My great friend Jenny is expecting her first baby in March, and her baby shower was yesterday. She and her husband Jeff have decided not to find out the sex of the baby, so she's tried to design her nursery around a gender-neutral theme - monkeys! All of the things for the nursery are so adorable! Unfortunately I couldn't make it to town for her shower, but I wanted to do something special, so I decided to make some sugar cookies with royal icing in the shapes of monkey faces.
I started by finding a cute cartoon picture of a monkey face (although he kind of makes my cookies look less cute!):
I needed a monkey-face shaped cookie cutter, but the only ones I could find were online and wouldn't get here in time. I decided to wing it and use a series of shapes to build the monkey face.
Although I've worked with royal icing once before, I looked to a great tutorial Annie recently posted. Since I don't have a particular sugar cookie recipe I always use, I used her favorite one. Bake at 350 has also been posting some FAQ's on royal icing and helpful hints.
This ended up being a long, long, and did I mention LONG day! Over 18 hours to be exact. My problem was that I wasn't sure how many cookies I would get out 1 batch of dough and instead of erring on the side of caution and making 2, I just made 1, and 1 batch of royal icing. I then discovered I would need more of each, so I had to make them again separately. That combined with the fact that I'm new to piping and the drying time makes for a very long day. I did take 1 break for dinner and to go to Target. I know it would NOT take this long next time (or if any of you decide to make these) - because I have the steps down and know how much it makes. I was kind of making up how to do it as I went along. Plus, you can always make the royal icing, dough, or even bake the cookies ahead of time instead of cramming it all into 1 day.
Knowing that I was sending these cookie to my parents' house, I knew I needed to include a cookie for my dad. He has this idea that he should get to try any dessert that comes through their doors :) Since my dad is a huge Cardinals fan - the baseball team and the birds themselves - I bought this Cardinal cookie cutter this past fall with the intent of making him Cardinal cookies...I decided to just make him 1 since I needed the rest of the dough for the monkeys. I think it turned out pretty good, except my flooding icing was not thin enough so it was a little clumpy in some spots (I didn't care at that point because I had been making and decorating cookies for almost 18 hours!)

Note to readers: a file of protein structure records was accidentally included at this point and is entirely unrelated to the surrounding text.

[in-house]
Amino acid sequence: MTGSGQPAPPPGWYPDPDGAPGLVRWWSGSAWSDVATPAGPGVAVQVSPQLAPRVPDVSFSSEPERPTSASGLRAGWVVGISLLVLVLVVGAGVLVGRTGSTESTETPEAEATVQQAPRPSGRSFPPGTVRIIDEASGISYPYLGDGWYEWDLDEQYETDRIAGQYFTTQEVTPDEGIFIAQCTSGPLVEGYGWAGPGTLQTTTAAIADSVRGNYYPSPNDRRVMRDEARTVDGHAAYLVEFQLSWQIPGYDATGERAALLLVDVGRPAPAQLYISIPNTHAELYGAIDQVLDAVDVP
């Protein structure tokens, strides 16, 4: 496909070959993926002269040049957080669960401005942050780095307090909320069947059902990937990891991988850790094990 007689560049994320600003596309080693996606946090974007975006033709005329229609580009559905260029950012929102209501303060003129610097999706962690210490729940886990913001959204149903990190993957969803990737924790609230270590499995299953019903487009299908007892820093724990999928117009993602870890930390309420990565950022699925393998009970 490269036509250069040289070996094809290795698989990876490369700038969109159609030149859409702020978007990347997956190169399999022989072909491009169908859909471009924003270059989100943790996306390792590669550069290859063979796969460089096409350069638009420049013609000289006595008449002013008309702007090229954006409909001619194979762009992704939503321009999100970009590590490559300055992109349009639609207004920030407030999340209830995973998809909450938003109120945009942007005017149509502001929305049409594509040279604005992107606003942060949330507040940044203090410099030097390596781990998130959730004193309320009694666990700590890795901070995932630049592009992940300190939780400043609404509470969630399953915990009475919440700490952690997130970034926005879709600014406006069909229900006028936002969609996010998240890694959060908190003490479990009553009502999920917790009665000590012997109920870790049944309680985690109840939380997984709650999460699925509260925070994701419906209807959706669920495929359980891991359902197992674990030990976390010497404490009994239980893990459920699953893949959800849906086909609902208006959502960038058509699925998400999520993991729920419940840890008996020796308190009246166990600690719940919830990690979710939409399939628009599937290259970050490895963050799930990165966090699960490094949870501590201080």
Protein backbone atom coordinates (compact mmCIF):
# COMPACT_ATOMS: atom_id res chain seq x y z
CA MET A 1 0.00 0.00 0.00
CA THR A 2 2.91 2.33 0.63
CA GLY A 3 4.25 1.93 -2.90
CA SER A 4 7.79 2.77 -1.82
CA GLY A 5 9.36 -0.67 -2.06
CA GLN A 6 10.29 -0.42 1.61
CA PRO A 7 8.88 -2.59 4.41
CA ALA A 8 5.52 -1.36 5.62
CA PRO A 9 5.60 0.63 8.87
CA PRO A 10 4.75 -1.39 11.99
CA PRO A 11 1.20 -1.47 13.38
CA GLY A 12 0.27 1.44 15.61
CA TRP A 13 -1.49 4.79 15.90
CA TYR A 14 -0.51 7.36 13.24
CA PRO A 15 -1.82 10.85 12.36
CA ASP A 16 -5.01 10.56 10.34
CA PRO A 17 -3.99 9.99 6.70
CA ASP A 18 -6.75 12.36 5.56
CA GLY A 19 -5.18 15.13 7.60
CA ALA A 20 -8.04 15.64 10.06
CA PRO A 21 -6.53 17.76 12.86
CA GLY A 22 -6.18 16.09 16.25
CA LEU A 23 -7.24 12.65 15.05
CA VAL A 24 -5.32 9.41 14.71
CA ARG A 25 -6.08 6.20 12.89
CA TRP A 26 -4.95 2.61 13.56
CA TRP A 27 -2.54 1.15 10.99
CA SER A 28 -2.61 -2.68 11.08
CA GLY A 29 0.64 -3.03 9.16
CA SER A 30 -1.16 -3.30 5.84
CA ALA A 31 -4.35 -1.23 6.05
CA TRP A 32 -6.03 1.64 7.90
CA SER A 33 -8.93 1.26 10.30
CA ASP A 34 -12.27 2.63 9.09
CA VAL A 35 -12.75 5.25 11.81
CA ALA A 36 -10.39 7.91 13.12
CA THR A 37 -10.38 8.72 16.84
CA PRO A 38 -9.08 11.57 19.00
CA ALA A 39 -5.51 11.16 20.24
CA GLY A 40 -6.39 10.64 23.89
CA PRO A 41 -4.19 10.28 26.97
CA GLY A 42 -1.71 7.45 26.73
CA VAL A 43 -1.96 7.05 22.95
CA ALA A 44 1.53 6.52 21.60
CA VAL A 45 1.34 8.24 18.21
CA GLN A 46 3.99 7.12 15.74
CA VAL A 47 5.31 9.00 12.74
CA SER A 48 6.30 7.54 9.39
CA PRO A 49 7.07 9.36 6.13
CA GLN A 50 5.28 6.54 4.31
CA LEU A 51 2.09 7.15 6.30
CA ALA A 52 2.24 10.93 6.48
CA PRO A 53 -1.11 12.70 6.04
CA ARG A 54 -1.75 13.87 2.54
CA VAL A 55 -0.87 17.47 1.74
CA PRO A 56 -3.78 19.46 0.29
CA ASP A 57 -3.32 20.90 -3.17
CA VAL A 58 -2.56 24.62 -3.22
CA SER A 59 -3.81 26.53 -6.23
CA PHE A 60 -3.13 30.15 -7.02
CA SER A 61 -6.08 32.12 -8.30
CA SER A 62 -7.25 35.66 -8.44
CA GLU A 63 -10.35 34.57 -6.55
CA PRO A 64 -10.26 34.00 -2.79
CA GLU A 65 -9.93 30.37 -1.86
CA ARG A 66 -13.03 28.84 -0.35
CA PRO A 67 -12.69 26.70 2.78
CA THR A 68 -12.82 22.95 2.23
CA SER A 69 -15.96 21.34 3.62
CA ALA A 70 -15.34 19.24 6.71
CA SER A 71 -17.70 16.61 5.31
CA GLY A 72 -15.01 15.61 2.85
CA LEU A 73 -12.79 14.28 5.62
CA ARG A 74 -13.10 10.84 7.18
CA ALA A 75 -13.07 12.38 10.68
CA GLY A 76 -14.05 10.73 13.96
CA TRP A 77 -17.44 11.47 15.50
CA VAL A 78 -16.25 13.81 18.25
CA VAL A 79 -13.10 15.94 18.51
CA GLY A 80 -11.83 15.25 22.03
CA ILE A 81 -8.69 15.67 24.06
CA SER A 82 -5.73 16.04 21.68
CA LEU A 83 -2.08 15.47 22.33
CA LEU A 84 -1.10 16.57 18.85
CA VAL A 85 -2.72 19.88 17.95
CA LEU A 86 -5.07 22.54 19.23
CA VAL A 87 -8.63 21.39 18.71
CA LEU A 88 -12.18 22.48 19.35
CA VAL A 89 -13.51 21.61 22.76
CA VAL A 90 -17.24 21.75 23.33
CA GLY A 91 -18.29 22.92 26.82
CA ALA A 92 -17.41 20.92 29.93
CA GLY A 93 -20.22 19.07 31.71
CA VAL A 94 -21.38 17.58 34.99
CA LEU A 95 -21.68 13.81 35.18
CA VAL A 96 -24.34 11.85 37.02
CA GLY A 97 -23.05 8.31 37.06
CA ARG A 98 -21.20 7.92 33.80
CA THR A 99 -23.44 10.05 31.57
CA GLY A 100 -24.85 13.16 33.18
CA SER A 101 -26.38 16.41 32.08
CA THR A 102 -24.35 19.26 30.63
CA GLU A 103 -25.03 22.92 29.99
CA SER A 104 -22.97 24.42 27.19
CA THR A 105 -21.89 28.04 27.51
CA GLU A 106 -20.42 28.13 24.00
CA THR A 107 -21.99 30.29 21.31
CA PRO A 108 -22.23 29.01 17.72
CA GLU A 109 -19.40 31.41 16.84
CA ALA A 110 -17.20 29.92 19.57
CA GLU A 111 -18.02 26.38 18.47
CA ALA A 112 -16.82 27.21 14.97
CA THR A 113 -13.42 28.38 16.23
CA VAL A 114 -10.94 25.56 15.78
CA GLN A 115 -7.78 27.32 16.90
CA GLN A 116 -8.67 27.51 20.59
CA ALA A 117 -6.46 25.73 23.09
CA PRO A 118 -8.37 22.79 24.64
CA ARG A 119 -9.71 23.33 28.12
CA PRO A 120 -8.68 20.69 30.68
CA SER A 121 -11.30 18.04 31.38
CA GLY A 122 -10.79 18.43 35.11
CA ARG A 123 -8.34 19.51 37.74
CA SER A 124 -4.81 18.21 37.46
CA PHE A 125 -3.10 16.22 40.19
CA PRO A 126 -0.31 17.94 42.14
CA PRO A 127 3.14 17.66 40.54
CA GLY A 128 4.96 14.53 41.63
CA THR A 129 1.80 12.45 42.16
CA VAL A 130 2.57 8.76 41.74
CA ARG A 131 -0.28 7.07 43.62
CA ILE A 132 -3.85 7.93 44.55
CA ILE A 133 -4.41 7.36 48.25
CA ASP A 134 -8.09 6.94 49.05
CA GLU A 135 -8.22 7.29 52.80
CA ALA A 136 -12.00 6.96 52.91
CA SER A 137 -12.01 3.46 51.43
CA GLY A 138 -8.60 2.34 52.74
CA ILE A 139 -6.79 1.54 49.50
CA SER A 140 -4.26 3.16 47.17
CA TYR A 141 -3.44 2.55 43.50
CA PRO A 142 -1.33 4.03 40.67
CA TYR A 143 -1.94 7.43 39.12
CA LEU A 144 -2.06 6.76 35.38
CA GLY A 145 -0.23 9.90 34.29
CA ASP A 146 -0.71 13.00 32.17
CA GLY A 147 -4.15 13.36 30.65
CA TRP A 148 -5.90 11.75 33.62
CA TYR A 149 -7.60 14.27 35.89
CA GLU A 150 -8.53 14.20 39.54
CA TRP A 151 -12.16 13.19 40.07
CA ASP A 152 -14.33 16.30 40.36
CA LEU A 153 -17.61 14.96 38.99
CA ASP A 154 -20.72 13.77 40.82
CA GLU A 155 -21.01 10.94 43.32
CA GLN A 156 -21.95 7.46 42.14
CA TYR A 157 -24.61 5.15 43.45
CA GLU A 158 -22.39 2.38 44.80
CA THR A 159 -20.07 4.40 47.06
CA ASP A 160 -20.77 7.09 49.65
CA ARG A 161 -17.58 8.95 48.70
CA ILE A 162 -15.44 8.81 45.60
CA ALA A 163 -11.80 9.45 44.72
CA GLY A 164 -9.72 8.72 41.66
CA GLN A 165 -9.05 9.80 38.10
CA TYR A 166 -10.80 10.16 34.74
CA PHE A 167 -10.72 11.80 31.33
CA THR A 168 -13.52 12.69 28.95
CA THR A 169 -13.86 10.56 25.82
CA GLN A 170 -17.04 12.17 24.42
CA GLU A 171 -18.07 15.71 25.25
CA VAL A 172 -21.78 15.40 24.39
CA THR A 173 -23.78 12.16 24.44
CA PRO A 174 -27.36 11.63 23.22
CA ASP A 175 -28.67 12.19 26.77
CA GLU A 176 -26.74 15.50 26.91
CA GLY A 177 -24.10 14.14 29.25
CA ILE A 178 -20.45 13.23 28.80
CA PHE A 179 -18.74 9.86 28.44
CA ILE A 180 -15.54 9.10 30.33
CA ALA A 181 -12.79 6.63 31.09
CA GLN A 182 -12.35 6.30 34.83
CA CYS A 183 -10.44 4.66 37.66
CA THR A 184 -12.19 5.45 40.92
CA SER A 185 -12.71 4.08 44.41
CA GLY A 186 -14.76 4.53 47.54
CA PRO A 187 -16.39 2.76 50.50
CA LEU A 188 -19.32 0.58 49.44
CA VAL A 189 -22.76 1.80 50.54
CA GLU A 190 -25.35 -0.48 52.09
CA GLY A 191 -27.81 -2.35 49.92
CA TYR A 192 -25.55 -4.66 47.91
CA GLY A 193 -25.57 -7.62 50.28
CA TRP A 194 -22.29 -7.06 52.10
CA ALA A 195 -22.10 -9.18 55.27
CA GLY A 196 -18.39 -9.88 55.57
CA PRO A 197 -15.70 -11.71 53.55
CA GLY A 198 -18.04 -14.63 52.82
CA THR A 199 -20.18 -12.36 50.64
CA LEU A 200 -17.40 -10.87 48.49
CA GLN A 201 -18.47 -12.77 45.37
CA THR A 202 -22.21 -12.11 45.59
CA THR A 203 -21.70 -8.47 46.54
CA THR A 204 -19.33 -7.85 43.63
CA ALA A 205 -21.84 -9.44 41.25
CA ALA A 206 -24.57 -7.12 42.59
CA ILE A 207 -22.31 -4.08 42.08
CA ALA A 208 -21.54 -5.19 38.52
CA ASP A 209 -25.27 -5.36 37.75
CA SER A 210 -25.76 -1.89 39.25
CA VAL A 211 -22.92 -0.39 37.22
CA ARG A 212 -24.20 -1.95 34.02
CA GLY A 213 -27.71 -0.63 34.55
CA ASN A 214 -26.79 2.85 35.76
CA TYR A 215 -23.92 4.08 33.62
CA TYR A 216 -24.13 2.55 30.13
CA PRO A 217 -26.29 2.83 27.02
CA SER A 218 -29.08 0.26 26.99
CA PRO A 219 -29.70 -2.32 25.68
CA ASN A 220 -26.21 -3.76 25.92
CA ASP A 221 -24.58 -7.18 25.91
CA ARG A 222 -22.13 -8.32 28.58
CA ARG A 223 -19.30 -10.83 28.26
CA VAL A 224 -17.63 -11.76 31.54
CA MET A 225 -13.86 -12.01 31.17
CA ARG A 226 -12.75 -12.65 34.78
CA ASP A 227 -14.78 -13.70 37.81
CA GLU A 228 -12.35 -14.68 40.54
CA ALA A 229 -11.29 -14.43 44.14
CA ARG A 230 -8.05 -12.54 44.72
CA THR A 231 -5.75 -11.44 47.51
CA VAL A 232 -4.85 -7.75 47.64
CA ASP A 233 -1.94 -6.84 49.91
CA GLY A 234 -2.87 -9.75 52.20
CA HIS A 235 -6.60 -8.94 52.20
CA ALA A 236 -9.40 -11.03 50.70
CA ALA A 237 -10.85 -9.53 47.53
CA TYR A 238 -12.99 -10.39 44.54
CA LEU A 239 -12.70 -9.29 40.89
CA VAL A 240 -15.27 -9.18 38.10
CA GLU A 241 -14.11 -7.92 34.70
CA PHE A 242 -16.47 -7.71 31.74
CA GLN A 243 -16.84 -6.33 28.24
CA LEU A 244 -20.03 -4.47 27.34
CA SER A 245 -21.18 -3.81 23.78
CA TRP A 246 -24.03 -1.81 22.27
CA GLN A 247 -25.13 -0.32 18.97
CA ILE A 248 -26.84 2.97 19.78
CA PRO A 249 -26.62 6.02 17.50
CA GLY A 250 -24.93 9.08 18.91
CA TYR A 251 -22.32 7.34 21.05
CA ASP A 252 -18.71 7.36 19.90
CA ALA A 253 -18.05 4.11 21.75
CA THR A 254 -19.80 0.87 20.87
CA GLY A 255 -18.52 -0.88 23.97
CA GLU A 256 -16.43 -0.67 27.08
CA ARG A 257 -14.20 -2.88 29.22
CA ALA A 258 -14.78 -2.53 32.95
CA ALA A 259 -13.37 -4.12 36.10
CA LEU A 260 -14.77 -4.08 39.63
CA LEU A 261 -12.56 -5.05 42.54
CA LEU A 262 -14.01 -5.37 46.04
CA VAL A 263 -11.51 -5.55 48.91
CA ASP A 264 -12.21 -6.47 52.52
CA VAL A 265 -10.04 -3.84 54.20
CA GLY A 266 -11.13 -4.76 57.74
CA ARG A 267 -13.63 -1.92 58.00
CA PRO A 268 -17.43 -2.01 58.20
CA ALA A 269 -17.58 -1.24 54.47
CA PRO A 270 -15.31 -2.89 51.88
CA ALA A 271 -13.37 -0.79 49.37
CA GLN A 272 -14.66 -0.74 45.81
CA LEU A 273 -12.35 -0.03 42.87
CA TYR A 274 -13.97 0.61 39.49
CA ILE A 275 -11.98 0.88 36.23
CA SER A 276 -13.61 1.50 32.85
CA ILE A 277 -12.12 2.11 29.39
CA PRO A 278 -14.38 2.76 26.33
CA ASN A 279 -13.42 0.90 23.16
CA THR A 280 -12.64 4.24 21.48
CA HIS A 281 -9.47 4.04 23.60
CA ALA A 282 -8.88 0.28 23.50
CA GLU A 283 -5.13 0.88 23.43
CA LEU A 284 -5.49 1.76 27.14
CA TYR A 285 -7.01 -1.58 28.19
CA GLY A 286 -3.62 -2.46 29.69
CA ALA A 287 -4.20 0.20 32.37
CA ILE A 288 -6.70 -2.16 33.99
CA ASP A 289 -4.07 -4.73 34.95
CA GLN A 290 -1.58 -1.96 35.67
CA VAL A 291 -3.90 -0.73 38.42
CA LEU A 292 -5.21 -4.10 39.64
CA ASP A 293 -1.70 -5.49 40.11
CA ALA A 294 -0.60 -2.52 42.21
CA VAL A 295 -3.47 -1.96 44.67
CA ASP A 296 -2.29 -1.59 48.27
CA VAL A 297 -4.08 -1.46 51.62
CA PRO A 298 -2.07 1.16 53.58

Monkey Face Cookies
Yield: 28 large cookies
Ingredients & equipment:
2 batches sugar cookie dough of choice
1 large and 1 small round biscuit cutters
Gel icing colors: black, brown, and ivory
2 squirt bottles
Disposable pastry bag fitted with a #3 tip
1. Roll dough out on well-floured surface to a thickness of 1/4-inch. I used two wooden dowel rods set up like this to guide my rolling and it worked so well! I am SO glad I bought these rods because I always have trouble rolling evenly, especially on the edges.
2. Use the large and small round biscuit cutters to cut out circles and transfer to a cold cooking sheet lined with parchment paper. Use a knife to slice the smaller circles in half as shown:
Then overlap the half circles onto the large circle to create the appearance of ears on the monkey face as shown above.
3. When all of the ears have been secured, give them an extra press to make sure they are attached, and bake the cookies according to recipe directions. When you remove them from the oven, let them sit on the cookie sheet for about 2 minutes, then carefully transfer to cooling racks. Cool completely. (Ignore that the ears in the picture below are underneath the face - it worked much better with them on top!)
4. Meanwhile, color your outlining icing: Take about 1/2 cup royal icing into a fresh bowl and color first with brown icing gel, then add black icing gel to achieve a deep, black color. Fill a disposable pastry bag fitted with a #3 tip. Set in a glass filled with a few millimeters of water so that the tip contacts the water (this prevents the icing from drying out).
5. Using the cooled cookies, carefully pipe the black icing as shown (or with an even steadier hand!):
6. Set cookies aside to dry for 1 hour. Meanwhile, prepare your flooding icing: Take about 3/4 cup of royal icing into each of 2 bowls. Add water by the teaspoon to achieve a thin consistency. You want the icing to run off the back of the spoon and the drips to disappear back into the icing below within 5 to 10 seconds. Once you have achieved the right consistency, add brown coloring gel to one of the bowls. This may take quite a bit of gel to get a nice, dark color. Then add the beige to the next bowl - this will take much less so add it slowly.
7. Once you are satisfied with your colors, add each of them to one of two plastic squirt bottles. Use a small piece of plastic wrap to cover the opening if your bottles aren't equipped with a cap. The bottles are now ready to flood.
8. After the outlining has dried for at least 1 hour, flood the sections as shown:
Use a toothpick to help guide the icing to the edges if necessary.
9. Let cookies dry for several hours or overnight (I did overnight). You can just let them sit out at room temperature, uncovered. You may also leave the black piping icing in the bag as long as there is enough water in the bottom of the glass it's in (maybe a quarter-inch).
10. After the cookies have sufficiently dried, use the black frosting to pipe a face onto the monkey as shown:
11. Allow icing to dry for at least an hour, if not more. I did my face piping in the morning and let them sit out all day before packaging them up for mailing.
Source: Sugar cookie and icing recipes, as well as many helpful tips, from Annie's Eats, cookie design by You're Gonna Bake It After All